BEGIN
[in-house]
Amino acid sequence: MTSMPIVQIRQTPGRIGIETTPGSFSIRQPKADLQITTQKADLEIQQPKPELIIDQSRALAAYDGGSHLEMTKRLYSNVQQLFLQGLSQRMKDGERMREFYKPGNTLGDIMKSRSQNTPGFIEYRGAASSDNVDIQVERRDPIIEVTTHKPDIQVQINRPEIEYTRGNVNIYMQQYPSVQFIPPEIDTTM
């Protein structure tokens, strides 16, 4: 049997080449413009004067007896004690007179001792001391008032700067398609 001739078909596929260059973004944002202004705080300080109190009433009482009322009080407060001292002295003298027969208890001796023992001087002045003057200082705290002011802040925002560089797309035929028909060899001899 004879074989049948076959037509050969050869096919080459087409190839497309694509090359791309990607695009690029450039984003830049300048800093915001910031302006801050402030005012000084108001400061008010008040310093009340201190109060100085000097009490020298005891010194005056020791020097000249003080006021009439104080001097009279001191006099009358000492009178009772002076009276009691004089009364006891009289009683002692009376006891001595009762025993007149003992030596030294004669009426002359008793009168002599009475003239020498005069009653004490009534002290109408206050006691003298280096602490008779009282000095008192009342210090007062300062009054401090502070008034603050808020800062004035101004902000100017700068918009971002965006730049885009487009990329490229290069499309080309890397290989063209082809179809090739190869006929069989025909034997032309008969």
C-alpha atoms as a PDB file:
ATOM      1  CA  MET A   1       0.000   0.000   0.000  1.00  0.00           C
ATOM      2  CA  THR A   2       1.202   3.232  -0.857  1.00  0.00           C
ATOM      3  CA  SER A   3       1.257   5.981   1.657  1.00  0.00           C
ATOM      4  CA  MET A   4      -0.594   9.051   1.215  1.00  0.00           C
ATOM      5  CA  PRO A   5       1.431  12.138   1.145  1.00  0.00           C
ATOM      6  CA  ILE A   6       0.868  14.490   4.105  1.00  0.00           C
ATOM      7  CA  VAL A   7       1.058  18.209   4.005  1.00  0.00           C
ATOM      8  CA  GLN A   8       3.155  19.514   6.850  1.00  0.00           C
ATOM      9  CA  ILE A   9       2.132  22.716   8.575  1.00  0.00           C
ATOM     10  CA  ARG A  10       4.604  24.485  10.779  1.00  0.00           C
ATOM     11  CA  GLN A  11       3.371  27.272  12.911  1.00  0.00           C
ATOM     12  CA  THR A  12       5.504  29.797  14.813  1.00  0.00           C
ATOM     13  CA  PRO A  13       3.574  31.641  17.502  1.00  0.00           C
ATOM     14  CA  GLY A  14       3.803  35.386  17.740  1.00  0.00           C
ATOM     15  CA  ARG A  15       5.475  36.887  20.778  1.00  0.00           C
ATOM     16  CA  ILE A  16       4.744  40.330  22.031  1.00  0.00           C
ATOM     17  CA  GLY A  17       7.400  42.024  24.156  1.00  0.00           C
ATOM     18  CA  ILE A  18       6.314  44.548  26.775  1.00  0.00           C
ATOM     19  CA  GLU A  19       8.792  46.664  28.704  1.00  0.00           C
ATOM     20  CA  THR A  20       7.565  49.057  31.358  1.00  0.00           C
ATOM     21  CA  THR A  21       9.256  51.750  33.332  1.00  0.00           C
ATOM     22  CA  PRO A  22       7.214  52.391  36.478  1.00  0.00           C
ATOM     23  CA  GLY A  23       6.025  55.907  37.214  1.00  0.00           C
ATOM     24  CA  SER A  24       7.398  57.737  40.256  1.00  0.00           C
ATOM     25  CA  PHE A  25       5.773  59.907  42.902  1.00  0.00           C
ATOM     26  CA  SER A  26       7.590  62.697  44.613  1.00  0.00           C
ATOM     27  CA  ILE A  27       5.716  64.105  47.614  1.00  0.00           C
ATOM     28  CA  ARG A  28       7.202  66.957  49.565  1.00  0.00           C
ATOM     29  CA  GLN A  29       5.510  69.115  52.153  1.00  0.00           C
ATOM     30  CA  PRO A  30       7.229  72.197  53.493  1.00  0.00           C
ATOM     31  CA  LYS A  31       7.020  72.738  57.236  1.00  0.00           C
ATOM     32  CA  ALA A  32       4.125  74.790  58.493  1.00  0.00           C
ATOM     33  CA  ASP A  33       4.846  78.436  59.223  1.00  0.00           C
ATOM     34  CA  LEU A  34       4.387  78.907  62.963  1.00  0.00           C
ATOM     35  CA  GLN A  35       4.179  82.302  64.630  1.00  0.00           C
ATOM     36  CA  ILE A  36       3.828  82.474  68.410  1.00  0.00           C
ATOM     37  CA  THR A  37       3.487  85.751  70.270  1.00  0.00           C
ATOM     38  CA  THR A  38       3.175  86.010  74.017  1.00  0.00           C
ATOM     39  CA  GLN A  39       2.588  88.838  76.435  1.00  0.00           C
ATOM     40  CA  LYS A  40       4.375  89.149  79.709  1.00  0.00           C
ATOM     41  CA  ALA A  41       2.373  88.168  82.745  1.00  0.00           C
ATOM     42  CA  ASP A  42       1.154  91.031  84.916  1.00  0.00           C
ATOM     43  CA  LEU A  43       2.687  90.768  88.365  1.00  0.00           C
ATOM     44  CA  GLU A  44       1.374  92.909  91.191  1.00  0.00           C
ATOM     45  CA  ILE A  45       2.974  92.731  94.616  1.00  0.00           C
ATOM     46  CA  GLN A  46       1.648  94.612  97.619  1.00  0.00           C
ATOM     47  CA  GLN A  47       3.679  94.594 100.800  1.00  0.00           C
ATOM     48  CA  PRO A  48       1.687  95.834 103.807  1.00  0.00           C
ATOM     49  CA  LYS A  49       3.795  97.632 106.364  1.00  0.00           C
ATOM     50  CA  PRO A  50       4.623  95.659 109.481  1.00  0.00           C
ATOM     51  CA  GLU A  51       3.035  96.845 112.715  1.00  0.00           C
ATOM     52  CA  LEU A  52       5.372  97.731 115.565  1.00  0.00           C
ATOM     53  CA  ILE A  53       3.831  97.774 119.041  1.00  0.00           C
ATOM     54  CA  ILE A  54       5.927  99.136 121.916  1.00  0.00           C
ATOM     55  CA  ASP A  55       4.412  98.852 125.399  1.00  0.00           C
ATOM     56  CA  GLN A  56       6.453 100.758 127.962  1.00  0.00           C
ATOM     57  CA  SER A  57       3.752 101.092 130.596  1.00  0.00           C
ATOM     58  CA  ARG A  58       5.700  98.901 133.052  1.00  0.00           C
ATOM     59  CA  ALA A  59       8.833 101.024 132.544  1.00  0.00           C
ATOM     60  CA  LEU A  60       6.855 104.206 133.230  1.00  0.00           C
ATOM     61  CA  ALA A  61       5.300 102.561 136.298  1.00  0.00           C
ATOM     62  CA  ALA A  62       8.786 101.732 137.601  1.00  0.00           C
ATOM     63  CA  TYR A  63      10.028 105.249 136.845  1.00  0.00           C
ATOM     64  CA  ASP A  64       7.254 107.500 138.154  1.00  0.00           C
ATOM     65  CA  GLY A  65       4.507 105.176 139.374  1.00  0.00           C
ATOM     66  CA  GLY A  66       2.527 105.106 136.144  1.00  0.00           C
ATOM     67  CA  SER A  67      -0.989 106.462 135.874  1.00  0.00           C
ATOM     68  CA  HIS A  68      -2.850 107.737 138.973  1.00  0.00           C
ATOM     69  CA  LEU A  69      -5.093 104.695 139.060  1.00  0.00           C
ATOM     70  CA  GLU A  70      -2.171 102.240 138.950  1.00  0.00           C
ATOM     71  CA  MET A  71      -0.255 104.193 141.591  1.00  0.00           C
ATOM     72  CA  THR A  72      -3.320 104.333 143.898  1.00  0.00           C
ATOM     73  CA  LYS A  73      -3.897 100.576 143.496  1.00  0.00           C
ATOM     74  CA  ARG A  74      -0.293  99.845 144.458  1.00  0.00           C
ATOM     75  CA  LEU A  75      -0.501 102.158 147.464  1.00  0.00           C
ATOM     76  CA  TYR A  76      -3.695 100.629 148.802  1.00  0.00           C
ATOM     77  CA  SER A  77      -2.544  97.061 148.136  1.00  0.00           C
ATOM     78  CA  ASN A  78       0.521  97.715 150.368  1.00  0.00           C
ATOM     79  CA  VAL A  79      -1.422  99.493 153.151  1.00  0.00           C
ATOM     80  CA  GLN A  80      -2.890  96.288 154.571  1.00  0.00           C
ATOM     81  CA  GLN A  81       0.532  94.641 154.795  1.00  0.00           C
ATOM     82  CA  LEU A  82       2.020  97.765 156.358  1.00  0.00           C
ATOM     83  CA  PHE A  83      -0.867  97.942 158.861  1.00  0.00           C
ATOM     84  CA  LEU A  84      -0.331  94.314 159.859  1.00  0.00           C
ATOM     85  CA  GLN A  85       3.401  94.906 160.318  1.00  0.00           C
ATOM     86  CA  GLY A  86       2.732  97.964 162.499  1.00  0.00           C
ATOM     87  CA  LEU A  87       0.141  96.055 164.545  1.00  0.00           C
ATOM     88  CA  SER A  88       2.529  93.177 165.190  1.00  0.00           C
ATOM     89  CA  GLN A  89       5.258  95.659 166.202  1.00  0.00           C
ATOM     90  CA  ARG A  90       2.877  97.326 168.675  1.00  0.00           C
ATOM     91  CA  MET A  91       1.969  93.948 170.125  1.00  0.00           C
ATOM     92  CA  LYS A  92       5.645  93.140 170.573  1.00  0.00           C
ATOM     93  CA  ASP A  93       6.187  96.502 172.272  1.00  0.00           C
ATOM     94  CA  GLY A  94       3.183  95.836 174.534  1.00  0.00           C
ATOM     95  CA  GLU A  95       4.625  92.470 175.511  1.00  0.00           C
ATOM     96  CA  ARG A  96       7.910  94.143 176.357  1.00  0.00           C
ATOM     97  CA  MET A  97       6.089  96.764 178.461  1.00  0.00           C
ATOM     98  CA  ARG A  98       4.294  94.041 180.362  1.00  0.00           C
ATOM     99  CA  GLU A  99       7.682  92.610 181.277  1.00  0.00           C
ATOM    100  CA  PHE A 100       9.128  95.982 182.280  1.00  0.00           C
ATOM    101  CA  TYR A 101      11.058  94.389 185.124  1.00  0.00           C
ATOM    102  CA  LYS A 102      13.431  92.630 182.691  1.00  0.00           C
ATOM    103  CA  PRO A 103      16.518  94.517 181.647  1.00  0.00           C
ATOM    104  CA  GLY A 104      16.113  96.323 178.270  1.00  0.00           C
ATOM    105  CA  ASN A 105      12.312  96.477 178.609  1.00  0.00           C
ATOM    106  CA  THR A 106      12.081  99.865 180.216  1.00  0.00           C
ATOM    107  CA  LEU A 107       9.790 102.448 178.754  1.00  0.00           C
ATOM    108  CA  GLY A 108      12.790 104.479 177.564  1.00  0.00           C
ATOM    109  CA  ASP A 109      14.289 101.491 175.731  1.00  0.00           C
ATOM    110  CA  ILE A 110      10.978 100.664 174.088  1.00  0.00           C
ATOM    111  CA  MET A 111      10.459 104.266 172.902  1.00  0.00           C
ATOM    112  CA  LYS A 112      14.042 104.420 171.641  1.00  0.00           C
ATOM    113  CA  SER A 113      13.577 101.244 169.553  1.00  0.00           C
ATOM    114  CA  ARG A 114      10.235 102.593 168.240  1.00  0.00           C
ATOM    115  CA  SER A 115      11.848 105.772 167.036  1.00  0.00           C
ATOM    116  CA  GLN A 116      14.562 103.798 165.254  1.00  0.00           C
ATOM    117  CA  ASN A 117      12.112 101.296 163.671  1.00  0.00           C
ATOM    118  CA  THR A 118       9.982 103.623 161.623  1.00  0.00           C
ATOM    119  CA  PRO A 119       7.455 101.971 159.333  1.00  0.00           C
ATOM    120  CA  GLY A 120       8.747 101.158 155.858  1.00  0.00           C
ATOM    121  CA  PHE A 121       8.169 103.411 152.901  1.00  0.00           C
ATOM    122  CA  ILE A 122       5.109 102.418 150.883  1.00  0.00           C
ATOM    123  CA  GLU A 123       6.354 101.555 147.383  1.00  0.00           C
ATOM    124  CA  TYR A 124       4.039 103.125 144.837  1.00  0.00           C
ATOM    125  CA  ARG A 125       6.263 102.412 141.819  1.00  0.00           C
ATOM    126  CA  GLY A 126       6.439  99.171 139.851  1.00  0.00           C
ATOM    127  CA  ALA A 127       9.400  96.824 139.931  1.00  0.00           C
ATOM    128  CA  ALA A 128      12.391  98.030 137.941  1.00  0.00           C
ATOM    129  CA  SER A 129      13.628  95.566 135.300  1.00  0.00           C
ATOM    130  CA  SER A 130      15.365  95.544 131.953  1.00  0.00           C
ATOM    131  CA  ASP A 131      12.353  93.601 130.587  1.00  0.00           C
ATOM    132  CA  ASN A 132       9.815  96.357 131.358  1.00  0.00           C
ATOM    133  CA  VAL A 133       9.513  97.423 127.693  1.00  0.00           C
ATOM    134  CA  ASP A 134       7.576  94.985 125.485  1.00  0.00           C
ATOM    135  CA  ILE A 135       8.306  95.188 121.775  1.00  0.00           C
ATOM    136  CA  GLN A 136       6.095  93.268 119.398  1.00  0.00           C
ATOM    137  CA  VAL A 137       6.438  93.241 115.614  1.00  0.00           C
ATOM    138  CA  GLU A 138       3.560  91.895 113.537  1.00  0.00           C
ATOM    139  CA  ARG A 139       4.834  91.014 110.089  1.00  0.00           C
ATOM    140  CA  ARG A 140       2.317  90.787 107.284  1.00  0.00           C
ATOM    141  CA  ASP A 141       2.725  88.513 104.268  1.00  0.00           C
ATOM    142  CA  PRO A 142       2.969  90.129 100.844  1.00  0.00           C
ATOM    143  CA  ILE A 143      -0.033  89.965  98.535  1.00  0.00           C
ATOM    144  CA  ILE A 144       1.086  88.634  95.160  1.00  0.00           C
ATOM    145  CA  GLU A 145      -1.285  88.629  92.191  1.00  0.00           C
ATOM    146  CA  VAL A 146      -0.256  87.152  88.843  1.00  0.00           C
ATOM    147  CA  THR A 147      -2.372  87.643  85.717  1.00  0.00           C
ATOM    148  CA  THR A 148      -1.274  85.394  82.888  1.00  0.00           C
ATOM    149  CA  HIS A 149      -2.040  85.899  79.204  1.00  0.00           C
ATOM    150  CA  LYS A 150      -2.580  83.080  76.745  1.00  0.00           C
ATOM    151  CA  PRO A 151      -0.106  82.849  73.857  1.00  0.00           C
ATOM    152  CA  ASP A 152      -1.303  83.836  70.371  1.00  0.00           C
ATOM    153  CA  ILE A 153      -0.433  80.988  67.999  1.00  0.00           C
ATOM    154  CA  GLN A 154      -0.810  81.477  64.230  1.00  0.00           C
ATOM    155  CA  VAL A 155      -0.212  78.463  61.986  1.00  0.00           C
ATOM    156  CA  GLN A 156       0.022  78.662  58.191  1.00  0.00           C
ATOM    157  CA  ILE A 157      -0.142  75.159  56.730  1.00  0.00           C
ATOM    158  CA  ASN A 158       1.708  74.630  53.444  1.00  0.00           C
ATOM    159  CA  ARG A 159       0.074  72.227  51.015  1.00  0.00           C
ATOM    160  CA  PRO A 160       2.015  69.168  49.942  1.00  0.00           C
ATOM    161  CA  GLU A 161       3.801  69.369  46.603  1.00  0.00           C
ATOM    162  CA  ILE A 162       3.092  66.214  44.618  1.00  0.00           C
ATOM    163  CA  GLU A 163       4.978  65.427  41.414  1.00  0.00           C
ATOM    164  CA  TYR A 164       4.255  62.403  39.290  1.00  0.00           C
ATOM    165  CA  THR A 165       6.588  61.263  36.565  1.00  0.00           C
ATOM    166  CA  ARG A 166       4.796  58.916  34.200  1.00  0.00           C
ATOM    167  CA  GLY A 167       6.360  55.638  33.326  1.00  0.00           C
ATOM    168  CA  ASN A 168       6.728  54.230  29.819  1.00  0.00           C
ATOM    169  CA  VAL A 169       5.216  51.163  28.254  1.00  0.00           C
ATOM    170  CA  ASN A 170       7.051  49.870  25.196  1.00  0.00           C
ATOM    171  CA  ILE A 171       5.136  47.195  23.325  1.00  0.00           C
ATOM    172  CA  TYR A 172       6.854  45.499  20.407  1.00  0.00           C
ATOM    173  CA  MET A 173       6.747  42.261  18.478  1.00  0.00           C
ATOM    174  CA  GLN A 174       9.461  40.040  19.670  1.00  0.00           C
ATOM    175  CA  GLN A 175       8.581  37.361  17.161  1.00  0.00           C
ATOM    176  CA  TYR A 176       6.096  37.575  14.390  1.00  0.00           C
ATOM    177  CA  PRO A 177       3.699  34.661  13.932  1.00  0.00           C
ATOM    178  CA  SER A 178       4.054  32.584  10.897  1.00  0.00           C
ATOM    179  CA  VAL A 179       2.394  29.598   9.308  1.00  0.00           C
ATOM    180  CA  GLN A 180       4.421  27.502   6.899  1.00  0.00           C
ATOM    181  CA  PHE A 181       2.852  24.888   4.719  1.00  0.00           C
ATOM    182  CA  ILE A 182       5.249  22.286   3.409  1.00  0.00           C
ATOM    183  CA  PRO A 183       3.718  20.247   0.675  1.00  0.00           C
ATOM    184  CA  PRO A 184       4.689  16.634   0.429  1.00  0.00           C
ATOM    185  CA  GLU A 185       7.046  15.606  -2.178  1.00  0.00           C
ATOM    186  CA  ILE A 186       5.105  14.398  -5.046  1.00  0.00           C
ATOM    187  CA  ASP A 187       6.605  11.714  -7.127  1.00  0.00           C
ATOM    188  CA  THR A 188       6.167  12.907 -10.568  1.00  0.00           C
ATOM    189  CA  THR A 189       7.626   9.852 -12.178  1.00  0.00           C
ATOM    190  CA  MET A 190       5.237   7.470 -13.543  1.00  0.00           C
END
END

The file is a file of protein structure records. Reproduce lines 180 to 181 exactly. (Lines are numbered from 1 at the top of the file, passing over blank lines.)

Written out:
ATOM    176  CA  TYR A 176       6.096  37.575  14.390  1.00  0.00           C
ATOM    177  CA  PRO A 177       3.699  34.661  13.932  1.00  0.00           C